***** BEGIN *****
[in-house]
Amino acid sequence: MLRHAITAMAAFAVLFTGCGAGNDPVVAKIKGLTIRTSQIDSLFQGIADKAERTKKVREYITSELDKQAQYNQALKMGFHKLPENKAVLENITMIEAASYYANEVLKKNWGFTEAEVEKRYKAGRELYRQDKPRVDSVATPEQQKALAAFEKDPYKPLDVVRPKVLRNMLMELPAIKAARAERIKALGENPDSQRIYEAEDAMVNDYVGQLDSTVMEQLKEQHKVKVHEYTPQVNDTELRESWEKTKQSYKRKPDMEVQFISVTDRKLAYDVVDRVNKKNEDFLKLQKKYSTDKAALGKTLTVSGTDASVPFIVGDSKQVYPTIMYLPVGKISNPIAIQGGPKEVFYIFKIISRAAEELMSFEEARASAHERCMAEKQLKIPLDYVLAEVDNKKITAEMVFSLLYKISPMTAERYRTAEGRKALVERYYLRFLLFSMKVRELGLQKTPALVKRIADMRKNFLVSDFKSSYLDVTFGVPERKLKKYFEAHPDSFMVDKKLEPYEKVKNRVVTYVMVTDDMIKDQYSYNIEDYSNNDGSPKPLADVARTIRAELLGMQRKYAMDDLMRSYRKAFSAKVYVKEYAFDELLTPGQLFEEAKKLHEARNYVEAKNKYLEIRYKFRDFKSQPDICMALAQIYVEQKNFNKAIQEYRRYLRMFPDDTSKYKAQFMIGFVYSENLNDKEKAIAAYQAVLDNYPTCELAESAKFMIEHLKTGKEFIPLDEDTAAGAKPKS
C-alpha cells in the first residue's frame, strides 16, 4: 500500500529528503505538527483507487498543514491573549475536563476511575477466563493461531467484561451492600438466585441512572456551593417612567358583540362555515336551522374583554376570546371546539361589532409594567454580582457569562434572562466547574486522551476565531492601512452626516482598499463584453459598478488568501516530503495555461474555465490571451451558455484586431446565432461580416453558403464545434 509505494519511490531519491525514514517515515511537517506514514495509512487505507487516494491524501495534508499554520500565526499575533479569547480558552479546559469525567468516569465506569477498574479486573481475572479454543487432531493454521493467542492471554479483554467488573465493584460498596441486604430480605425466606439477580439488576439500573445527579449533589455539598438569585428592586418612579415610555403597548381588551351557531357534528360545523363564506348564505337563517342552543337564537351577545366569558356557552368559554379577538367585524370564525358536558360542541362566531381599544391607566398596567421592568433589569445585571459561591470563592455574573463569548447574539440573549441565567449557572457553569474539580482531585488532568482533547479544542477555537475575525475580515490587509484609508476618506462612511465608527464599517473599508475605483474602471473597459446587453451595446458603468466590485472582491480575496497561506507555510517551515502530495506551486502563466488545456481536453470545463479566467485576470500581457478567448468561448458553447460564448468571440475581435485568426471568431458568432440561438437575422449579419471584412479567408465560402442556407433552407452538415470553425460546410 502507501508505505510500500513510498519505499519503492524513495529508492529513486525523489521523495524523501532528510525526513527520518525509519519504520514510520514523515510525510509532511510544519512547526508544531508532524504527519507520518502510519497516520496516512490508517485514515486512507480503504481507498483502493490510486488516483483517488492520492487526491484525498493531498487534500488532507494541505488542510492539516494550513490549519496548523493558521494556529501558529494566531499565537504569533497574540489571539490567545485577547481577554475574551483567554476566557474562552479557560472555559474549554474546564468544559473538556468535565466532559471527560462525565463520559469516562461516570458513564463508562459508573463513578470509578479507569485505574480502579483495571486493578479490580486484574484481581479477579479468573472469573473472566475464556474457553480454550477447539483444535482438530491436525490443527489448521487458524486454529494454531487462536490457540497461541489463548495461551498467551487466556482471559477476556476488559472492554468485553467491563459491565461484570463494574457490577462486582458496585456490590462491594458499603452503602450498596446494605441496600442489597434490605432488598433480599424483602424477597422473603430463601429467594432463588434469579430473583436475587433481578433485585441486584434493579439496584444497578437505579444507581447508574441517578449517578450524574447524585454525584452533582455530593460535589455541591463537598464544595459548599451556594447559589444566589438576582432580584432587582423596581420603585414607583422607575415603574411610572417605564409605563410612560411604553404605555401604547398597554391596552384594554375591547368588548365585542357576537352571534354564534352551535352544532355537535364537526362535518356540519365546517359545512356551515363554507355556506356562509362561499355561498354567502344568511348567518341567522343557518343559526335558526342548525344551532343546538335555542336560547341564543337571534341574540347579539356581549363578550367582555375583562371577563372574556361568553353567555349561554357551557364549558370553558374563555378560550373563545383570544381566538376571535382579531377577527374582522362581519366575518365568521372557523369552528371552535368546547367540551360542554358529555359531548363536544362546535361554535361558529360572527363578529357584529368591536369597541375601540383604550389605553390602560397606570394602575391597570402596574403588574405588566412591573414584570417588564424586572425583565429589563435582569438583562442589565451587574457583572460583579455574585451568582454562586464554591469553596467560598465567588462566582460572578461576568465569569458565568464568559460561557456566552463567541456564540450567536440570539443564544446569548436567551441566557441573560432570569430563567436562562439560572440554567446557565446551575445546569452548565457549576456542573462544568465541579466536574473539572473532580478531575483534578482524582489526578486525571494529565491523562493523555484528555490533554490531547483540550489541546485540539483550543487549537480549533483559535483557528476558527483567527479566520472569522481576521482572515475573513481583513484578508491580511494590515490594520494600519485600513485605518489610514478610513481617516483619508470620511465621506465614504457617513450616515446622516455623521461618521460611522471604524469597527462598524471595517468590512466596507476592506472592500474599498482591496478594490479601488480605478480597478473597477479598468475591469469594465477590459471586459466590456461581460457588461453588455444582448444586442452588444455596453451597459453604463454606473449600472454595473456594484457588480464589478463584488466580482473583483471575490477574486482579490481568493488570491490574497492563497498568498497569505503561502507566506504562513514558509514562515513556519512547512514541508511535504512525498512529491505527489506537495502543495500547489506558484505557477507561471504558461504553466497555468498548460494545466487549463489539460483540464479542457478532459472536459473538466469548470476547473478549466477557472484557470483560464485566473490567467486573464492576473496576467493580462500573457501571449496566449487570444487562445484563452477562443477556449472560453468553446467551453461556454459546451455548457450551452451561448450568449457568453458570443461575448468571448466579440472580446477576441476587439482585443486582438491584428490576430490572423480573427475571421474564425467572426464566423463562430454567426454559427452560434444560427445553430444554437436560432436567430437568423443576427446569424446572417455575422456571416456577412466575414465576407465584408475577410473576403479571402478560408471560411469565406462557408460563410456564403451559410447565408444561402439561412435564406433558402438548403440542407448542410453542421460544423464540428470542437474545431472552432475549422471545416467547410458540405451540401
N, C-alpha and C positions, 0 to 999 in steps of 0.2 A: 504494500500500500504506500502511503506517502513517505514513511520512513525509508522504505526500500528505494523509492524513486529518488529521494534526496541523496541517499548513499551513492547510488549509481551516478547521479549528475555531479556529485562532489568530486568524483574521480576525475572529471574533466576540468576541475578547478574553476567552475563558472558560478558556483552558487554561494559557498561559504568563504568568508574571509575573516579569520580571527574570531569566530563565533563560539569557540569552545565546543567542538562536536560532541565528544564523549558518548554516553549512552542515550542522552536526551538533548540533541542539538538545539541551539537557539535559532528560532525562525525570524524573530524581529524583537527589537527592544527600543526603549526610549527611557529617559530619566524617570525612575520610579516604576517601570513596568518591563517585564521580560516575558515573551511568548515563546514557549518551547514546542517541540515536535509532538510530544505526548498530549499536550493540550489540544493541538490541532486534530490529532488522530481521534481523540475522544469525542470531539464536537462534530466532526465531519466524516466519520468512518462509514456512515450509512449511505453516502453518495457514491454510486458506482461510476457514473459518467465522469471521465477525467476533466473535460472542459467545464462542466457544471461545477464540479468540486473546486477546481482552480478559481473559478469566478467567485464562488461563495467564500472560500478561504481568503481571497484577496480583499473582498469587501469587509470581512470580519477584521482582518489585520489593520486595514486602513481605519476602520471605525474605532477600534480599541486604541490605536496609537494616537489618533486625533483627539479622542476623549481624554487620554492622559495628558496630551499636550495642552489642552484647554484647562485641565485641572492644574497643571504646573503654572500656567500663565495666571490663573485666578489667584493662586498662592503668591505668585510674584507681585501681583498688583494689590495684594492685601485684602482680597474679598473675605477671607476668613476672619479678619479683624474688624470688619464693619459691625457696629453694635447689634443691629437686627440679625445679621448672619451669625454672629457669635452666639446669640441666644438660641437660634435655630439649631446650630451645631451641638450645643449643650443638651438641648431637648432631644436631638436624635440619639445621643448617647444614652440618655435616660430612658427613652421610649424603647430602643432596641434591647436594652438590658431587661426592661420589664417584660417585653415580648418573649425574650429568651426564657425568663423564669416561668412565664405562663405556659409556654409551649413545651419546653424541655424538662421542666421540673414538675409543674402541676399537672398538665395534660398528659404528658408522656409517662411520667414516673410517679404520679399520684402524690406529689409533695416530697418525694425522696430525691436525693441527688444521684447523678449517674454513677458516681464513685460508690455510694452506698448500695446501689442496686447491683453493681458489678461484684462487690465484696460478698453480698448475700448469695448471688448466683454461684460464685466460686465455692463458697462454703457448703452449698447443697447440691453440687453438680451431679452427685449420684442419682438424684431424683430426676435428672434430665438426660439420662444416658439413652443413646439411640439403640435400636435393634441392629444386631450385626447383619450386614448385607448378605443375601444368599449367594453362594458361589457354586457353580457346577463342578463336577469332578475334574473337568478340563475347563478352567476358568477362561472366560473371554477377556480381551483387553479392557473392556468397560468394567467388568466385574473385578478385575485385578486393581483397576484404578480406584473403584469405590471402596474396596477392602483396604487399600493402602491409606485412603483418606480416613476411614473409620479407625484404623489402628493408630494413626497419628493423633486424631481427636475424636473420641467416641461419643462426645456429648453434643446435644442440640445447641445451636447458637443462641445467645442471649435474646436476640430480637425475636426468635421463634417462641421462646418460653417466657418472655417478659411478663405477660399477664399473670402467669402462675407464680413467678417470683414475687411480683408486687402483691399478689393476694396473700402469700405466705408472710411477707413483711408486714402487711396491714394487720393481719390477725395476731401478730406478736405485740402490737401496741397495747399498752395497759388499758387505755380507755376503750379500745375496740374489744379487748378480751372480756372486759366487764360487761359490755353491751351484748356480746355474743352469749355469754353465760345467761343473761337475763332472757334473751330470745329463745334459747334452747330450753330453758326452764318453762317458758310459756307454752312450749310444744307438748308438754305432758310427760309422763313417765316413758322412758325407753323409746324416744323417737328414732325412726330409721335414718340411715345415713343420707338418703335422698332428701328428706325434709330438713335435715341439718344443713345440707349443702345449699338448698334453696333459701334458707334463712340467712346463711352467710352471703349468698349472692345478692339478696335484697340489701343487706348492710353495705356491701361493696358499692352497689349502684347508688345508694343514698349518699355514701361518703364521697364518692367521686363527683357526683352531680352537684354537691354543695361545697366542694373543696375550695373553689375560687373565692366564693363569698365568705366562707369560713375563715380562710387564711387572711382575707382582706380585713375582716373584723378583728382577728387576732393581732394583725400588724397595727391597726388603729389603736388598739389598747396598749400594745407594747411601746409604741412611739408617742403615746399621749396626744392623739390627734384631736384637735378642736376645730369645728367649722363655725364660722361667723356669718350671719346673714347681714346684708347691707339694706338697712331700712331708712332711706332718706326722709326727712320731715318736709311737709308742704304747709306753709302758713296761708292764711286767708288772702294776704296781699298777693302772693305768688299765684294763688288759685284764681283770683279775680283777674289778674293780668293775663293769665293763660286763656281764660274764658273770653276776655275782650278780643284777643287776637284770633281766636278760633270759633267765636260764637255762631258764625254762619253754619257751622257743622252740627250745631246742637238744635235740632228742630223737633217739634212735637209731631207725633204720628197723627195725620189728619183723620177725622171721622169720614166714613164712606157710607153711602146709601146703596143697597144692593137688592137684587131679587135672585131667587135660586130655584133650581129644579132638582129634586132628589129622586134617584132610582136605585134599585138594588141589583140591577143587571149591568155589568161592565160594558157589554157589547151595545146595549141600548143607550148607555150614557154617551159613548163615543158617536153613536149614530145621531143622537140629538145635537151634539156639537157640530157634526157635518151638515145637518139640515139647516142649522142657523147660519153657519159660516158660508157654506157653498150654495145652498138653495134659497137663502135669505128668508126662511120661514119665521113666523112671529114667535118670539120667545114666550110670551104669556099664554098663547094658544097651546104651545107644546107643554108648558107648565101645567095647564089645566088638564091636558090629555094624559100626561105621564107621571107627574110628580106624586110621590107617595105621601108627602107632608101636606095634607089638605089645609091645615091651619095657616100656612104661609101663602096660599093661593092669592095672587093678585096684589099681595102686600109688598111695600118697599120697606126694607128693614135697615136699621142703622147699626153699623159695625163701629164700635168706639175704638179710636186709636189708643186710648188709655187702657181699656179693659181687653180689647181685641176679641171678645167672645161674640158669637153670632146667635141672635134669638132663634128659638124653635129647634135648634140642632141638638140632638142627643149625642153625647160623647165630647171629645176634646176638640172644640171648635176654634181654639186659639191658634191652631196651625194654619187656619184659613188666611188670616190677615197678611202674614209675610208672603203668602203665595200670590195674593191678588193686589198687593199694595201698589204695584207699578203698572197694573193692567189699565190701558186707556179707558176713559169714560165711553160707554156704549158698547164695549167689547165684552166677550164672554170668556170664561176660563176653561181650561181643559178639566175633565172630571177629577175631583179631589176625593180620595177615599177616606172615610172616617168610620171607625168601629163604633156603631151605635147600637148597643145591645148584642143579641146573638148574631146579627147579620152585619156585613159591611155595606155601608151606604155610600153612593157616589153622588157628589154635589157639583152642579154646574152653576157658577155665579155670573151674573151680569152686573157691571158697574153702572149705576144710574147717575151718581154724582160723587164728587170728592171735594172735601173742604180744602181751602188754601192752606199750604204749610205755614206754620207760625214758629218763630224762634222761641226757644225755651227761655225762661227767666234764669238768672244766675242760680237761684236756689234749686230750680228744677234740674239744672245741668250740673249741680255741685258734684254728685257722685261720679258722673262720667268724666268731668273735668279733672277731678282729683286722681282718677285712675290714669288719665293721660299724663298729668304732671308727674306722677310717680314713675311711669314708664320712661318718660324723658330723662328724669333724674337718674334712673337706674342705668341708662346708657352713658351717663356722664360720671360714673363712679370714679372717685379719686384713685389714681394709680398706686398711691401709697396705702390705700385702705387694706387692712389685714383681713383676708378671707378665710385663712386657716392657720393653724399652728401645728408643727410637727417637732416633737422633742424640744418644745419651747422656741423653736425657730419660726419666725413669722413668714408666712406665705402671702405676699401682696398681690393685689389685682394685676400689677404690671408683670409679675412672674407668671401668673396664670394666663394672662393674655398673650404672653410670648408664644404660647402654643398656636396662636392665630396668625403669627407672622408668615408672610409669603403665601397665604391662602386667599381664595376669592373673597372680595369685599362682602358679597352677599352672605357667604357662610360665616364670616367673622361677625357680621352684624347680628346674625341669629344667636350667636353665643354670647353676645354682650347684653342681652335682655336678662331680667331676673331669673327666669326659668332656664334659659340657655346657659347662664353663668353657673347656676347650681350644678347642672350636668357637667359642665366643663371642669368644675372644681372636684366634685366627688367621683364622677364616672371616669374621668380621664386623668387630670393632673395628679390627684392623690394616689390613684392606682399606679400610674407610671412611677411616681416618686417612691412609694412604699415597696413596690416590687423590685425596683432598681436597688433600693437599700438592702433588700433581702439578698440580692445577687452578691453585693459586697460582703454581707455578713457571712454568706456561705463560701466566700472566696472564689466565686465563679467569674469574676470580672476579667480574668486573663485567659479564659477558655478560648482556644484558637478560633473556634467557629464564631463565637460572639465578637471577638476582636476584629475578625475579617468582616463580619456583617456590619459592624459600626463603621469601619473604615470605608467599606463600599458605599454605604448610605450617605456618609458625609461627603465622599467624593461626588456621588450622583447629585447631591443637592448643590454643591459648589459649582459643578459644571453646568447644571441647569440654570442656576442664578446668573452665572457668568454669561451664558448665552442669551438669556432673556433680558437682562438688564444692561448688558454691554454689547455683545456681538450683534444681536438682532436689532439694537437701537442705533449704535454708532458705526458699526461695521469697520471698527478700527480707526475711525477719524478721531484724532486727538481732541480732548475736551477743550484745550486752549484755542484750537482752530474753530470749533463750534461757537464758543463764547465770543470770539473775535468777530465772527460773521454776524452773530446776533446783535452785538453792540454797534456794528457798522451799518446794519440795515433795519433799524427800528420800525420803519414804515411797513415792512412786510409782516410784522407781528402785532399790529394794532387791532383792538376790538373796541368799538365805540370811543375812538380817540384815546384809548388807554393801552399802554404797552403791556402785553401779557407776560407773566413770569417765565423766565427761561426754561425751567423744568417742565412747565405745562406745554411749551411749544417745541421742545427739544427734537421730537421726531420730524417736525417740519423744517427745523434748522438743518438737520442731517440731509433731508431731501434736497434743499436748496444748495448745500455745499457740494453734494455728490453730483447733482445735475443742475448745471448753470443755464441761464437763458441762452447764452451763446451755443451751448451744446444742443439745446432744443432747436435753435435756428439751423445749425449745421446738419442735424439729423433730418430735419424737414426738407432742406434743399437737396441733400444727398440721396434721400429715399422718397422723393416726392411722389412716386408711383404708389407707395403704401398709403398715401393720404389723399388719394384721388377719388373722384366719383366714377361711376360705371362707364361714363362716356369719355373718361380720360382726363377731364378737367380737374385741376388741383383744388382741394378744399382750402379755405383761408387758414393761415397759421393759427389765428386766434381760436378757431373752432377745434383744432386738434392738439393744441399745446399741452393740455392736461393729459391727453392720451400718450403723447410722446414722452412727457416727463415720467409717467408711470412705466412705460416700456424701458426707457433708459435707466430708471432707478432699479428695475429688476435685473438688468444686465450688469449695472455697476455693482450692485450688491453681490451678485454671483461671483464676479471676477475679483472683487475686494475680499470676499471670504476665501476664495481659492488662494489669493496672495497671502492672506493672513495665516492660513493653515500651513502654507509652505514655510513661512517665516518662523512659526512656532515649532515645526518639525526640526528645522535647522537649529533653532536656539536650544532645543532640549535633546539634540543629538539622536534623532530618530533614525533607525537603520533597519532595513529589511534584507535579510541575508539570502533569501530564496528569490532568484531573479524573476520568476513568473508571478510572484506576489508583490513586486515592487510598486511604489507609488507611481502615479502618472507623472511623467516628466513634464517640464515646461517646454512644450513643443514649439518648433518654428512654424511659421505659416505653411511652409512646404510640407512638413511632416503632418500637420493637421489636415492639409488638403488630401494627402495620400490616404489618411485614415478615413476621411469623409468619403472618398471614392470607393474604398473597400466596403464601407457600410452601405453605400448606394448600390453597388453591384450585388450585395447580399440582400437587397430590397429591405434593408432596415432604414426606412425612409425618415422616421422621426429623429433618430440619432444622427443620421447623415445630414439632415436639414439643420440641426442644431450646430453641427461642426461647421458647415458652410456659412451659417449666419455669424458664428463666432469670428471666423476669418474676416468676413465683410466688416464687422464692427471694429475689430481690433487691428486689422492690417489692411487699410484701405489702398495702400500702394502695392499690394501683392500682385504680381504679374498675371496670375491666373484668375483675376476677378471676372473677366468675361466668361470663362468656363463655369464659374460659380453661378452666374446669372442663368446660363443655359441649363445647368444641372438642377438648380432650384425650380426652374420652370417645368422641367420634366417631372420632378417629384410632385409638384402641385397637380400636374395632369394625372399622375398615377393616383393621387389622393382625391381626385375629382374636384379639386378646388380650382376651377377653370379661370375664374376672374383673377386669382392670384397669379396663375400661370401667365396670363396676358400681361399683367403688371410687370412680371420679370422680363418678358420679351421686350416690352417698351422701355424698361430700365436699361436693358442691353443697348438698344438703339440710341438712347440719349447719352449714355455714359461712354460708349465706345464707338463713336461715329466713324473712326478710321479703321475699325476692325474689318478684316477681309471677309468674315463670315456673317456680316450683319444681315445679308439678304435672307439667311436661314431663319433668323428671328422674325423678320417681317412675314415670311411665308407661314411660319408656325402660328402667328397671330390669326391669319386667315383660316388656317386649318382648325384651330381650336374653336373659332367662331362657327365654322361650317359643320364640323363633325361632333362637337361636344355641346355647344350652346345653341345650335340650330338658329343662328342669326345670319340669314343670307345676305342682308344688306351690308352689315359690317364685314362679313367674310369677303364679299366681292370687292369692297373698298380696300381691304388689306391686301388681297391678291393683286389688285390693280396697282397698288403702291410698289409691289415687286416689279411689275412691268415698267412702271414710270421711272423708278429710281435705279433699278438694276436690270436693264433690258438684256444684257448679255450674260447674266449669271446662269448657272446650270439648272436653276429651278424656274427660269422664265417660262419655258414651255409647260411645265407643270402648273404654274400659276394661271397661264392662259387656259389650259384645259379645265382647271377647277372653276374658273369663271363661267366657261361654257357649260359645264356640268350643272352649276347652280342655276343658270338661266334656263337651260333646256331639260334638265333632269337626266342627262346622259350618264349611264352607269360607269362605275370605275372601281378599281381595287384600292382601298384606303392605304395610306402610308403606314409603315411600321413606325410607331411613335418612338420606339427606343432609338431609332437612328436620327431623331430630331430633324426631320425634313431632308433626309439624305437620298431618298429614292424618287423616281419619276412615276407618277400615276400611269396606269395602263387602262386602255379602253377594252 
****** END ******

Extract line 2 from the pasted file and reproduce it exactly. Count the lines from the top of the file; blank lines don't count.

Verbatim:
Amino acid sequence: MLRHAITAMAAFAVLFTGCGAGNDPVVAKIKGLTIRTSQIDSLFQGIADKAERTKKVREYITSELDKQAQYNQALKMGFHKLPENKAVLENITMIEAASYYANEVLKKNWGFTEAEVEKRYKAGRELYRQDKPRVDSVATPEQQKALAAFEKDPYKPLDVVRPKVLRNMLMELPAIKAARAERIKALGENPDSQRIYEAEDAMVNDYVGQLDSTVMEQLKEQHKVKVHEYTPQVNDTELRESWEKTKQSYKRKPDMEVQFISVTDRKLAYDVVDRVNKKNEDFLKLQKKYSTDKAALGKTLTVSGTDASVPFIVGDSKQVYPTIMYLPVGKISNPIAIQGGPKEVFYIFKIISRAAEELMSFEEARASAHERCMAEKQLKIPLDYVLAEVDNKKITAEMVFSLLYKISPMTAERYRTAEGRKALVERYYLRFLLFSMKVRELGLQKTPALVKRIADMRKNFLVSDFKSSYLDVTFGVPERKLKKYFEAHPDSFMVDKKLEPYEKVKNRVVTYVMVTDDMIKDQYSYNIEDYSNNDGSPKPLADVARTIRAELLGMQRKYAMDDLMRSYRKAFSAKVYVKEYAFDELLTPGQLFEEAKKLHEARNYVEAKNKYLEIRYKFRDFKSQPDICMALAQIYVEQKNFNKAIQEYRRYLRMFPDDTSKYKAQFMIGFVYSENLNDKEKAIAAYQAVLDNYPTCELAESAKFMIEHLKTGKEFIPLDEDTAAGAKPKS